The CrossPoints Project: Using Virtual Reality to Teach Pedestrian Safety to Children

An Evidence-Based Practice

This practice has been Archived and is no longer maintained.

Description

The CrossPoints Project uses a Virtual Reality (VR) software program to teach pedestrian safety to children. Pedestrian injuries create substantial morbidity and mortality risks to children because they begin pedestrian activities before their skills and judgment are adequately developed. VR technology provides a unique opportunity to teach children pedestrian safety skills because it is administered in a safe, controlled environment, and allows for practice and repetition. Moreover, it is typically exciting and engaging to children.

Based on feedback from focus groups and literature reviews, researchers created a virtual city using a VR software program. The city contains eight intersections specifically designed to teach children about different aspects of pedestrian safety. During the program, children are taught to complete four behaviors at the intersections, including stopping at the curb, looking left, right, then left again, walking on the sidewalk instead of the street, and paying attention while crossing the street. Spoken directions remind the child to complete the four behaviors, and warnings flash across the screen and send the child back to the curb to retry the crossing if it was not completed correctly.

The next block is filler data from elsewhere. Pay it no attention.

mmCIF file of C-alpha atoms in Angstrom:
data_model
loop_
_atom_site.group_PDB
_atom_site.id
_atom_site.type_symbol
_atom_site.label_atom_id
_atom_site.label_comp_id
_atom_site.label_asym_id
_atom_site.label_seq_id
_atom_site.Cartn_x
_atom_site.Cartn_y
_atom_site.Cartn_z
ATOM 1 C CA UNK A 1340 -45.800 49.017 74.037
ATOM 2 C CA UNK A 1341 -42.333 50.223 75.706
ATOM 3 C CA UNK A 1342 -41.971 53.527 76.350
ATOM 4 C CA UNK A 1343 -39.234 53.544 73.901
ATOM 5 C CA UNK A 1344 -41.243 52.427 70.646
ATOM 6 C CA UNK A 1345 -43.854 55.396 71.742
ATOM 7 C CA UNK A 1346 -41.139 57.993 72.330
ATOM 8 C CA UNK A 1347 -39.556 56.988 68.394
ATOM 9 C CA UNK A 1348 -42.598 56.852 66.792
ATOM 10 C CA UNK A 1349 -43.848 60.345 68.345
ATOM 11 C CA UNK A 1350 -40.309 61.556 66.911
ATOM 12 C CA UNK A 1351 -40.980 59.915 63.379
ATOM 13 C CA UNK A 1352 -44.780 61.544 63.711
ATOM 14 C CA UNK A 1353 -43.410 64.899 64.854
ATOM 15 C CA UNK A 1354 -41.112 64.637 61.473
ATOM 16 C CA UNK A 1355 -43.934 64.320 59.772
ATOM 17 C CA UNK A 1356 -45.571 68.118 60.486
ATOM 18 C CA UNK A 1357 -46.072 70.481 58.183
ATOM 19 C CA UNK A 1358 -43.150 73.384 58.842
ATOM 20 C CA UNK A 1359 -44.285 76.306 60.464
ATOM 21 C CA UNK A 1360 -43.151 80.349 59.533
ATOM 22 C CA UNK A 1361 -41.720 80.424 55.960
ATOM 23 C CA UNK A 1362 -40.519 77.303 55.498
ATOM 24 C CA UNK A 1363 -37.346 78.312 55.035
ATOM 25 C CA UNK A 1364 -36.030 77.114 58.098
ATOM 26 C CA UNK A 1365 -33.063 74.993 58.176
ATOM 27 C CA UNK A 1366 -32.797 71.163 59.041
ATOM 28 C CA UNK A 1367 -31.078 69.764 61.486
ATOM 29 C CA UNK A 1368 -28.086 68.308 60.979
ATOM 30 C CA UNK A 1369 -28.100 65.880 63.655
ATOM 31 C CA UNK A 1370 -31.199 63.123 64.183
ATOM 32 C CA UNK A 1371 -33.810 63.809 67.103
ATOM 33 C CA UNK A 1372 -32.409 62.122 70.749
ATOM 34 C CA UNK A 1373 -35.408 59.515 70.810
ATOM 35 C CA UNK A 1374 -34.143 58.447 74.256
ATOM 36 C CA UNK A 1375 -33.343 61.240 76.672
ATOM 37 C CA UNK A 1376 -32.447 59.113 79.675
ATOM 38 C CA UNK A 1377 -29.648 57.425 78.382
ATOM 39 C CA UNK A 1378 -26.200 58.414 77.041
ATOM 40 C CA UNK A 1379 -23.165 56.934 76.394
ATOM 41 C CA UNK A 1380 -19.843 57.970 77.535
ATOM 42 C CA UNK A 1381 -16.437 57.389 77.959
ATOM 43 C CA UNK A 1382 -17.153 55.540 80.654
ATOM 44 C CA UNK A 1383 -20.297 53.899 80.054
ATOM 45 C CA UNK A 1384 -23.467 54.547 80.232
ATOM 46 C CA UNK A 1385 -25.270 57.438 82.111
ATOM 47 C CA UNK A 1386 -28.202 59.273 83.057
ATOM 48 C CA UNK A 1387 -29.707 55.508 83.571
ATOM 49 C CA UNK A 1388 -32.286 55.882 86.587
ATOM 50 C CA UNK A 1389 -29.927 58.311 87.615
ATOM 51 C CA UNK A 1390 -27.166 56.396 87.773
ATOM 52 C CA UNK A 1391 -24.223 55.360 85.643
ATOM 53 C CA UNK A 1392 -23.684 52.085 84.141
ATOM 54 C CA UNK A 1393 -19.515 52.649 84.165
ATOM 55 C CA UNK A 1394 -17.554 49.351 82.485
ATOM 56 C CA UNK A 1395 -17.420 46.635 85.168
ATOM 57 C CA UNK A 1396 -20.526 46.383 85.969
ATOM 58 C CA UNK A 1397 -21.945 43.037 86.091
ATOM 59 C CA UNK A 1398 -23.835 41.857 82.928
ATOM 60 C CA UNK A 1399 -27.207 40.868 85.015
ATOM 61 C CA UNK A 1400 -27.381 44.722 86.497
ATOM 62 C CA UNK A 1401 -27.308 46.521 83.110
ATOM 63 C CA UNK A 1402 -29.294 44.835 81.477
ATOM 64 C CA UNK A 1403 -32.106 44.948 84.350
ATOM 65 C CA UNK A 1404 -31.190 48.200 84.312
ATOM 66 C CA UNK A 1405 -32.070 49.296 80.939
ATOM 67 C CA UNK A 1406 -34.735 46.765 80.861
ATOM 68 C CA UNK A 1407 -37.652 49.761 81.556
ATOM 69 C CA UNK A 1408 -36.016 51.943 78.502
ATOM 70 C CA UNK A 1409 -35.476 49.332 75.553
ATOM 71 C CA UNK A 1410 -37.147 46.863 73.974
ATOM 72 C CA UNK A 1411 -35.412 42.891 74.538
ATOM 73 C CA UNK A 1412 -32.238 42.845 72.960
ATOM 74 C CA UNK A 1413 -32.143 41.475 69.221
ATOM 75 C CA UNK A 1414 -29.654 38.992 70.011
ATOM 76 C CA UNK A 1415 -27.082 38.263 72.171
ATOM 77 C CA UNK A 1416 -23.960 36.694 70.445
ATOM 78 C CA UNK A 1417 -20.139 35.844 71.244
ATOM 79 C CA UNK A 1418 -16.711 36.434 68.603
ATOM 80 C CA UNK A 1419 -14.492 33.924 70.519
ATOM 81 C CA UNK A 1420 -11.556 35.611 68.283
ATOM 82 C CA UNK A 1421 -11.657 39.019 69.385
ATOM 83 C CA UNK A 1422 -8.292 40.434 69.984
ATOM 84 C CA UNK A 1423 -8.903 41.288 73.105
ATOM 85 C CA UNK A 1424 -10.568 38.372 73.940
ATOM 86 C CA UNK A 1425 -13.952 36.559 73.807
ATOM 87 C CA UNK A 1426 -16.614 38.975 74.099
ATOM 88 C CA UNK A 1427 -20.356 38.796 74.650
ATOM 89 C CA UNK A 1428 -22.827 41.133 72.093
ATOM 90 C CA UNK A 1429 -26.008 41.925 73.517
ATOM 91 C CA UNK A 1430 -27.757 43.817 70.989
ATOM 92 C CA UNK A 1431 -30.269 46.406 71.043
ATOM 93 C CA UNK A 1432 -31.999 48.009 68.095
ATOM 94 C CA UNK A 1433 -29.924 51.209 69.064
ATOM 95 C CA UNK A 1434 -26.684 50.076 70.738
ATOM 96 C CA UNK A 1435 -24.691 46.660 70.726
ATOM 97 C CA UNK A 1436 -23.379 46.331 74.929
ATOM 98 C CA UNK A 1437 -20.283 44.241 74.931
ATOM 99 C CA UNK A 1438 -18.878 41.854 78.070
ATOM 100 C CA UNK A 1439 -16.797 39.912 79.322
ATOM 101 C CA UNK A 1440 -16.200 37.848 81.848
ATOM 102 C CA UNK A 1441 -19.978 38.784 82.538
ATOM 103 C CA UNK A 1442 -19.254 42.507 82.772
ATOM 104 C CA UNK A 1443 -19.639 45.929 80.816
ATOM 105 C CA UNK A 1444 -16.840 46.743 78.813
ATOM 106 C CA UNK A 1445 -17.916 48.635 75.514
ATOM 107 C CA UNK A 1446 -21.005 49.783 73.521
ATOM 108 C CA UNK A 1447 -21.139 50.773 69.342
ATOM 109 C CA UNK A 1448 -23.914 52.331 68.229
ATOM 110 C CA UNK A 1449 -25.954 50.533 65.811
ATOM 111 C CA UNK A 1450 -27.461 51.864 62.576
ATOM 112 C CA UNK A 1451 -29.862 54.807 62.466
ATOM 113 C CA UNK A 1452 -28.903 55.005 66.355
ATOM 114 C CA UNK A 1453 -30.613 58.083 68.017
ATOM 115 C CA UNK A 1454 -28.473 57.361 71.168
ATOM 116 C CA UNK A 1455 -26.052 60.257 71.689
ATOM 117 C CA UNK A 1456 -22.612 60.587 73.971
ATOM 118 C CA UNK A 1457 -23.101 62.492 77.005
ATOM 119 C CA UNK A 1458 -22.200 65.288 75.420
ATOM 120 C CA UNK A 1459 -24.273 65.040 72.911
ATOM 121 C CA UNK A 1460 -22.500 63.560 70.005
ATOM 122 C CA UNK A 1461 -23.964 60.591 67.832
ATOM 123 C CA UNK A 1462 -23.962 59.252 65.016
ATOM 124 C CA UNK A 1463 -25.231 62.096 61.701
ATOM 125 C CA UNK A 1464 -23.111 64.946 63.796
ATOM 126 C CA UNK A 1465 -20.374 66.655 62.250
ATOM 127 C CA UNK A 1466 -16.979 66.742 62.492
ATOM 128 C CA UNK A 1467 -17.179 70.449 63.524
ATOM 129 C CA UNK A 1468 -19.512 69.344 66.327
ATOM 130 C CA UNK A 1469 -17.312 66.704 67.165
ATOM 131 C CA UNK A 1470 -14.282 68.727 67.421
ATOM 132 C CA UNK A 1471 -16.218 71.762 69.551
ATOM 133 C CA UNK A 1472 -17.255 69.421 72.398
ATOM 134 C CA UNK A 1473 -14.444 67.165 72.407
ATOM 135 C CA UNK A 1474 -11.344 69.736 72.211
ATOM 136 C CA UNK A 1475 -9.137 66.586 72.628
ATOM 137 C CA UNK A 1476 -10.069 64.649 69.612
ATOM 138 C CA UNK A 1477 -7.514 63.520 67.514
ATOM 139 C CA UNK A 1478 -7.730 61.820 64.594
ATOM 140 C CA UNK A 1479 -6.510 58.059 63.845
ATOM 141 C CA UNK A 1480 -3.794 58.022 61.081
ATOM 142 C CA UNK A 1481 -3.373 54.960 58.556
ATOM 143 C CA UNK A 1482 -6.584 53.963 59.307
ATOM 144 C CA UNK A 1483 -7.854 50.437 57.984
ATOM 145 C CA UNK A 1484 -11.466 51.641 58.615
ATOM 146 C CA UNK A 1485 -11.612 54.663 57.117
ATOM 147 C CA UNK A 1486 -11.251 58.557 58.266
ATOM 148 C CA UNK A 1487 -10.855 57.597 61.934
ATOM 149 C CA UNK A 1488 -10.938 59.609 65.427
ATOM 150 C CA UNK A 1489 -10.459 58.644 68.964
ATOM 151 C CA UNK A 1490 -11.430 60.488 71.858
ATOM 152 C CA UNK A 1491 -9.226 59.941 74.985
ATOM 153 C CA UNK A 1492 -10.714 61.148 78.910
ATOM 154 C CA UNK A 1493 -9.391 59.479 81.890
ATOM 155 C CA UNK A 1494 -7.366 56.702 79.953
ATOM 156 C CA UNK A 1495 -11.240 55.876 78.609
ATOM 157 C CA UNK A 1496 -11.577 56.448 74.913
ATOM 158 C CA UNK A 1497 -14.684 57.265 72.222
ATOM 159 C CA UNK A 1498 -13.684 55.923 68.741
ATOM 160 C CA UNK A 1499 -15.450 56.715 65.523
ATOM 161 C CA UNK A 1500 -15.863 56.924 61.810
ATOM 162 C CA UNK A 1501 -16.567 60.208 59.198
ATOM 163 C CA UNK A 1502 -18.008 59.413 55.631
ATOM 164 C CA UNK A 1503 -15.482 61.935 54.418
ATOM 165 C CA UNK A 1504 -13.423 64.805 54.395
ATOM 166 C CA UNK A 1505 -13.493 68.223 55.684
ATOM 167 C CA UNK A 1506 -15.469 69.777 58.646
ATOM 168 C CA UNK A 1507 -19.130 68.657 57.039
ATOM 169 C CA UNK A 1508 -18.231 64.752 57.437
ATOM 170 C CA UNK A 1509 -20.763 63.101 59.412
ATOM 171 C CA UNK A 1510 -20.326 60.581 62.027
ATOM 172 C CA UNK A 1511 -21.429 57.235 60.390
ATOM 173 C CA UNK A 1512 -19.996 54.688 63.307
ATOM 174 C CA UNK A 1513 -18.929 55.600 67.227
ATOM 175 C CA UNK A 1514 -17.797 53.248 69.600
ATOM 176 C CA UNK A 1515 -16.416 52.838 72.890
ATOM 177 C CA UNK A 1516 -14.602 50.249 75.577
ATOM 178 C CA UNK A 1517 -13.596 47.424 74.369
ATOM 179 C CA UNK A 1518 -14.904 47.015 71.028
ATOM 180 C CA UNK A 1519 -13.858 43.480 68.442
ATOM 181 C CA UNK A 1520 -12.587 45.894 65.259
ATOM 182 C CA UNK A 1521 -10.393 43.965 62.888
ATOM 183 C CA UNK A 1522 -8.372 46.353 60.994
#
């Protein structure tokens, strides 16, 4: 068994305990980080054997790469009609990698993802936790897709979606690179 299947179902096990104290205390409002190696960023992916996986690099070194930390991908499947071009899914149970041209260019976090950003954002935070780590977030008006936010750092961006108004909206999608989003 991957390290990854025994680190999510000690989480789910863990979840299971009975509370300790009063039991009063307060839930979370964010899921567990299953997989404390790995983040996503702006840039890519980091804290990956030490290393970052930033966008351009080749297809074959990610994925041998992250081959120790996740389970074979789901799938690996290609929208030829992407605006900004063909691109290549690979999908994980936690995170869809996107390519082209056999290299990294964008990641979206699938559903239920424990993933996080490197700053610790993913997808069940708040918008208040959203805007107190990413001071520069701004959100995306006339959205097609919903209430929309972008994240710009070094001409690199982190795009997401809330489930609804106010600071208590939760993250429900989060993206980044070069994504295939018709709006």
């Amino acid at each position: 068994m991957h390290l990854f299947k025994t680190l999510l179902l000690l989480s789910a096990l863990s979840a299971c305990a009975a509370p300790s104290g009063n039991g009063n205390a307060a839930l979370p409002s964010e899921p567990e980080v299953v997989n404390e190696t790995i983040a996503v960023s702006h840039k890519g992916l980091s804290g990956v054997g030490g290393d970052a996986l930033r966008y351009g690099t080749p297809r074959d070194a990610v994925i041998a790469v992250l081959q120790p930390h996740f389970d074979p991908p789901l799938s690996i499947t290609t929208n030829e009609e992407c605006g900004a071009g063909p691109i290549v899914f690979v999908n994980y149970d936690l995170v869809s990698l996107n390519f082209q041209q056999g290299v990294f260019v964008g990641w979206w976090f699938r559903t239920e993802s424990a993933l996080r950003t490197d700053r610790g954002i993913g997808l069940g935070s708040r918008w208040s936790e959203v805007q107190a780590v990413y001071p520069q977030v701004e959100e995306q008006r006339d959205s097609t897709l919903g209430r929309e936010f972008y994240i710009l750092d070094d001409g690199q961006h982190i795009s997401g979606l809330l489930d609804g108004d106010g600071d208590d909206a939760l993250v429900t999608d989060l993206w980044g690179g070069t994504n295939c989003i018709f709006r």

Goal / Mission

The goal of the CrossPoints Project is to use a Virtual Reality software program to teach pedestrian safety to children.

Results / Accomplishments

An evaluation of the CrossPoints Project was conducted and included 95 children in grades four through six from an urban and a suburban school, who participated in either an intervention or a control group.

Results of the study found that children in the intervention groups from both the urban and suburban schools significantly improved their street crossing behavior after completing the VR intervention (p<0.001). In addition, children in the intervention group from the suburban schools significantly improved their scores on actual street crossing observations (p<0.05), that were conducted to determine whether the VR intervention was effective in transferring knowledge to 'real world' behavior.

About this Promising Practice

Primary Contact
Joan McComas, Ph.D., P.T.
School of Rehabilitation Sciences
University of Ottawa
451 Smyth Rd.
Ottawa, Ontario, K1H 8M5, Canada
jmccoma@uottawa.ca
Categories
Public Safety / Transportation Safety
Education / Childcare & Early Childhood Education
Source
Apriori Research
Date of publication
2002
Location
Ontario, Canada
Target Audience
Children